Geothermal greenhouse moves ahead

To paraphrase an apocryphal anecdote, reports of a geothermal greenhouse’s demise are premature.

The project, conceived several years ago by a handful of local citizens and championed by Pagosa Springs mayor Ross Aragon, appeared to be a nonstarter as late as December 2008, after The Archuleta Economic Development Association was denied a $40,000 grant for funding a feasibility study. Frustrated by AEDA’s failure but unwilling to allow the project to flounder, Aragon approached several people from amongst the areas best and brightest to reconsider the viability of a geothermal greenhouse.

The committee met in mid-December to, in the words of committee member Sheila Berger, “Go from something conceptual to something on the ground.”

Other members of the mayor’s committee include Rick Bellis, Michael Whiting and Kathy Keyes. Former Pagosa Springs interim town manager Tamra Allen agreed to serve as the committee’s chairperson, joining the committee this past Monday.

Although Bellis is the planning director for Archuleta County, Berger is special projects manager for PAWSD and Whiting is executive director of the Southwest Land Alliance (SLA), all committee members emphasized that their work on the geothermal greenhouse in no way reflected representation of their respective organizations. In fact, Aragon stressed that the committee and it’s members were to “keep it as non-political as we possibly can.”

The committee met in the mayor’s office this past Monday and presented their work to incoming county commissioners Clifford Lucero and John Ranson, as well as sitting commissioner Bob Moomaw.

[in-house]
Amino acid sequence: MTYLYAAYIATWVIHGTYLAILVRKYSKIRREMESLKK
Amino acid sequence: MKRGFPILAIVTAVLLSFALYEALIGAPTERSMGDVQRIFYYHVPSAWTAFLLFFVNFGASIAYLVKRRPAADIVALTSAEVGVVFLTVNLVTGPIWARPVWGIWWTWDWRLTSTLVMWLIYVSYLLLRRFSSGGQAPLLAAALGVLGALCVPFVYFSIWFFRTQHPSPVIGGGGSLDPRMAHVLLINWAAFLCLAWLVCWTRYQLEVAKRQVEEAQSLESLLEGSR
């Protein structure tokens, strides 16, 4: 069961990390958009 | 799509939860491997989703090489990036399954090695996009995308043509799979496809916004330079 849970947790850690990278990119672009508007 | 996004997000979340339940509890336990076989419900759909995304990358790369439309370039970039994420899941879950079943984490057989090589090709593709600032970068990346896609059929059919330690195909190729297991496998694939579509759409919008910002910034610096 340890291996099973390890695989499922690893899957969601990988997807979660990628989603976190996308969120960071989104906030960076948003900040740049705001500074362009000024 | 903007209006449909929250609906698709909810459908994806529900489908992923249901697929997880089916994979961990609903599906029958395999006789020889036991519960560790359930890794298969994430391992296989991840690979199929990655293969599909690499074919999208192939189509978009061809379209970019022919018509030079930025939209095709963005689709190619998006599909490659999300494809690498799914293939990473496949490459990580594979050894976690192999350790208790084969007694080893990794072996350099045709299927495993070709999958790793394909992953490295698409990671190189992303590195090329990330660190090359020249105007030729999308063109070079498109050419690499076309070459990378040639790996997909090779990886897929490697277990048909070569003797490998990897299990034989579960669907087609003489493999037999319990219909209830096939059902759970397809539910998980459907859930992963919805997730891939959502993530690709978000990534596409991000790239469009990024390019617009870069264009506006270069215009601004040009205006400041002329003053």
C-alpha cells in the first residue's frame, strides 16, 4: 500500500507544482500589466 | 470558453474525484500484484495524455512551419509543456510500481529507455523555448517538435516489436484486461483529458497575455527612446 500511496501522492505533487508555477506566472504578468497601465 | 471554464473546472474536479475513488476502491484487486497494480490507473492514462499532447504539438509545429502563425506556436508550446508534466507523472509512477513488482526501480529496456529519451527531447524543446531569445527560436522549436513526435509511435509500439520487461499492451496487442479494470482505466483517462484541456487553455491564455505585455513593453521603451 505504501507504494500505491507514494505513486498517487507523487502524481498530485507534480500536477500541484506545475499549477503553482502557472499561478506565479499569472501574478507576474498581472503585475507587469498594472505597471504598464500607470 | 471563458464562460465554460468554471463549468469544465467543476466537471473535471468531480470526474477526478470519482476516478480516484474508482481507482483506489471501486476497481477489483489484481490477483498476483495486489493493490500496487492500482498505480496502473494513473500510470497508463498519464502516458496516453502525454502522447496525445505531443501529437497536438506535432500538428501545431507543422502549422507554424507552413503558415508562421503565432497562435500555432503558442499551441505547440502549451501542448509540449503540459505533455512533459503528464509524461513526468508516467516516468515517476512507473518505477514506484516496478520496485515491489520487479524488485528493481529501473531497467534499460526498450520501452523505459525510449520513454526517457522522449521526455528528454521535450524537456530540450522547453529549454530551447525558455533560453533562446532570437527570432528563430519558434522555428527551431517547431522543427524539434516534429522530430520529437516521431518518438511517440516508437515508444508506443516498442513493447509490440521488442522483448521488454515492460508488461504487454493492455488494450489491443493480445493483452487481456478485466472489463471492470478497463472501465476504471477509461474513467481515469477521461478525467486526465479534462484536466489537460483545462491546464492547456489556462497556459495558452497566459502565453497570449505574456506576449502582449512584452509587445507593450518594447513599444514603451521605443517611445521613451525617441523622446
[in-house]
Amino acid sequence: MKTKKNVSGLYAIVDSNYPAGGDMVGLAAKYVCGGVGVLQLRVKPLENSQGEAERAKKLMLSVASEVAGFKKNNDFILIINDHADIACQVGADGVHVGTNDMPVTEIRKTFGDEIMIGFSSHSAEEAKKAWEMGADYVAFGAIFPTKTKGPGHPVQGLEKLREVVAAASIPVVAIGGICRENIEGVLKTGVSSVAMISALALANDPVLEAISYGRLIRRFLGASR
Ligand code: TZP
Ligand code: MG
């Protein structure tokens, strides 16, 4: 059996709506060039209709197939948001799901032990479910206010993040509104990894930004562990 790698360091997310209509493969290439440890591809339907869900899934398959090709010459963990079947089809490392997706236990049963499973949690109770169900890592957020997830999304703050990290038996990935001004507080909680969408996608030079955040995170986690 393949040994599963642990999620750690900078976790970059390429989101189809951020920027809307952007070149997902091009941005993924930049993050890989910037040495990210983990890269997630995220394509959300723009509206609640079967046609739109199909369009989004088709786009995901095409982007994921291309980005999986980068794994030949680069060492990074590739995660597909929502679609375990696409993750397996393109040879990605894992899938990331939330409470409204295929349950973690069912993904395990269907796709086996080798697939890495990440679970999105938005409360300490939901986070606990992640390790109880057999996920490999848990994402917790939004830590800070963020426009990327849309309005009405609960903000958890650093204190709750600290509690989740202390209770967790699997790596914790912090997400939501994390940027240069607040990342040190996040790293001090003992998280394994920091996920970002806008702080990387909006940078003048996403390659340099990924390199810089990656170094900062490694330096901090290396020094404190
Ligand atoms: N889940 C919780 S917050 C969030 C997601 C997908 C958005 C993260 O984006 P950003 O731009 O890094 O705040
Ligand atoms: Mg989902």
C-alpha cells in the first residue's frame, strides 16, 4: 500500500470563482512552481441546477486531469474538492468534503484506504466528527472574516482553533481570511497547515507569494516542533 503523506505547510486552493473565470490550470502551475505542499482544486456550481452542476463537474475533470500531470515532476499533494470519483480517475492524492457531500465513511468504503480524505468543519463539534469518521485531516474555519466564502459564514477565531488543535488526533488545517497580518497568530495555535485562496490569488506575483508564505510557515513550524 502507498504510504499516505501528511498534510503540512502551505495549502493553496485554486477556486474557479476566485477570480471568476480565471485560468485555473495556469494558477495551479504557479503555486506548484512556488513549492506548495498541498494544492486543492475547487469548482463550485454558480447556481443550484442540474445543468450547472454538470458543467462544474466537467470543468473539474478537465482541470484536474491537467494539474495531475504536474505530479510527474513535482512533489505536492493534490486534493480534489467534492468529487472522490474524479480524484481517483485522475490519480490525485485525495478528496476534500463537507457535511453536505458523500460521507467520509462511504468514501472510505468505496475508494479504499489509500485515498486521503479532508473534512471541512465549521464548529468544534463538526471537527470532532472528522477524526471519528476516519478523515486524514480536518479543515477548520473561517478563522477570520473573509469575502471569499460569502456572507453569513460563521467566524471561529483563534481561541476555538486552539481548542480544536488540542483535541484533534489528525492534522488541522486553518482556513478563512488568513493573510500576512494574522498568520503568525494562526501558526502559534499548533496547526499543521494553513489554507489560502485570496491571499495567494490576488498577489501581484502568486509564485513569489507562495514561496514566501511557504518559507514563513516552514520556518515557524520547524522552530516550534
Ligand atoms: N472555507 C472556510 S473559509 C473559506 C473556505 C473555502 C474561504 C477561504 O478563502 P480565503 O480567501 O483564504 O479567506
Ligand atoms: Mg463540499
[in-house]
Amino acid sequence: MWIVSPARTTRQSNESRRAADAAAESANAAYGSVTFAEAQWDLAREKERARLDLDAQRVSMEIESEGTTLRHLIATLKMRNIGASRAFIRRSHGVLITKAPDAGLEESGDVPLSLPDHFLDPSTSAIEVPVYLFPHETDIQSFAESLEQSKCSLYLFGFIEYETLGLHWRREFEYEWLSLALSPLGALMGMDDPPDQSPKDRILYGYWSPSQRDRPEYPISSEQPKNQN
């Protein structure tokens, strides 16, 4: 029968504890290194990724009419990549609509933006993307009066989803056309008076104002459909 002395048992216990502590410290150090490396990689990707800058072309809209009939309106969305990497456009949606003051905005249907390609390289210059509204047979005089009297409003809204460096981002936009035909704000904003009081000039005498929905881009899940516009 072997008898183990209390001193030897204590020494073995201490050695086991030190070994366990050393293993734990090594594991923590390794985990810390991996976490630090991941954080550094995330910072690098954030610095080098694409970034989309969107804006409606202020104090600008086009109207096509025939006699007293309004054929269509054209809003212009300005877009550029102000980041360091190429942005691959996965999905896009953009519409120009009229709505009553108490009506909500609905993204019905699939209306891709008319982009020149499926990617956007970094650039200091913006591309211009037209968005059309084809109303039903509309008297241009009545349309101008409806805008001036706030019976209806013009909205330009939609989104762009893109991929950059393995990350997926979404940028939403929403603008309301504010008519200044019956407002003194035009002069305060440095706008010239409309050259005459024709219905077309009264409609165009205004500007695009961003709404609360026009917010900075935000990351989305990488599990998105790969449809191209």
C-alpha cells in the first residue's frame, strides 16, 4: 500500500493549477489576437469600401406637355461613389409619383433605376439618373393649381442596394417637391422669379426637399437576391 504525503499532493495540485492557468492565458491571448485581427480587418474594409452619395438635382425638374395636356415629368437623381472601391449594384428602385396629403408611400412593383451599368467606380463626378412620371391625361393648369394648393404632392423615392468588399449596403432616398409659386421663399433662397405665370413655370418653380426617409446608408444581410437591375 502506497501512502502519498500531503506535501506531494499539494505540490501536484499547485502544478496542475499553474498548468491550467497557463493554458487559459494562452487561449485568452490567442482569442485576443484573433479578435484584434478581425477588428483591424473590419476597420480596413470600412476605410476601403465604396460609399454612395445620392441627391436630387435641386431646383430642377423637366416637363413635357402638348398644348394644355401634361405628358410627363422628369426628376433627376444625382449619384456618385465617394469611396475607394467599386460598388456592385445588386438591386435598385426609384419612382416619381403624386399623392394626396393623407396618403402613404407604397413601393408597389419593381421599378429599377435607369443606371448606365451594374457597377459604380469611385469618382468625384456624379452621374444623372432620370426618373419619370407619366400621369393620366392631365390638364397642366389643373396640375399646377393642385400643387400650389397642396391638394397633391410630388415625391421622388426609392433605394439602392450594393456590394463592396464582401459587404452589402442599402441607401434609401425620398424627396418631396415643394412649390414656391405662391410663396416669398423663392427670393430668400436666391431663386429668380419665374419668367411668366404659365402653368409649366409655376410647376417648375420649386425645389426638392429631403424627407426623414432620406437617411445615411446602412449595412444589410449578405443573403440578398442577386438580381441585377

“This, to me, is exciting,” Ranson said, “This can show the community that we can pull together and get something done.”

In order to get something done, the committee has called on numerous local, state, and federal agencies for both funding and technical assistance, while reaching out to the community for material and civil support.

For instance, the choice location for a geothermal greenhouse would be on property currently owned by BootJack Management, adjacent to and south of the courthouse. Whiting contacted David Brown, BJM owner, about the prospect of leasing the property for the project.

According to Whiting, “I got the impression that David was very interested,” although details of a deal have not been entirely ironed out.

“The advantage of the BootJack property is it’s visibility,” Whiting said, “Just off U.S. 160, and pretty much zero cost for geothermal delivery. Since the area is flat, there would be a minimum of dirt work involved.”

Should negotiations for leasing the BJM property fall through — optimally, the property would be leased to the county or the town for temporary use as a pilot project —the project’s committee has scoped a portion of Centennial Park as a contingent location.

The downside of the Centennial Park location is that it would not have the kind of visibility offered by the BJM property and a certain amount of work would be required to plane the location. The obvious upside is that the town owns the parcel along with the location’s immediate access to geothermal wells.

In fact, Aragon hopes to have a resolution before the Pagosa Springs Town Council for today’s mid-month meeting (noon, in chambers at Town Hall), not only designating the portion of Centennial Park for the project but also allocating 100 Gallons Per Minute (GPM) of town geothermal water for the project.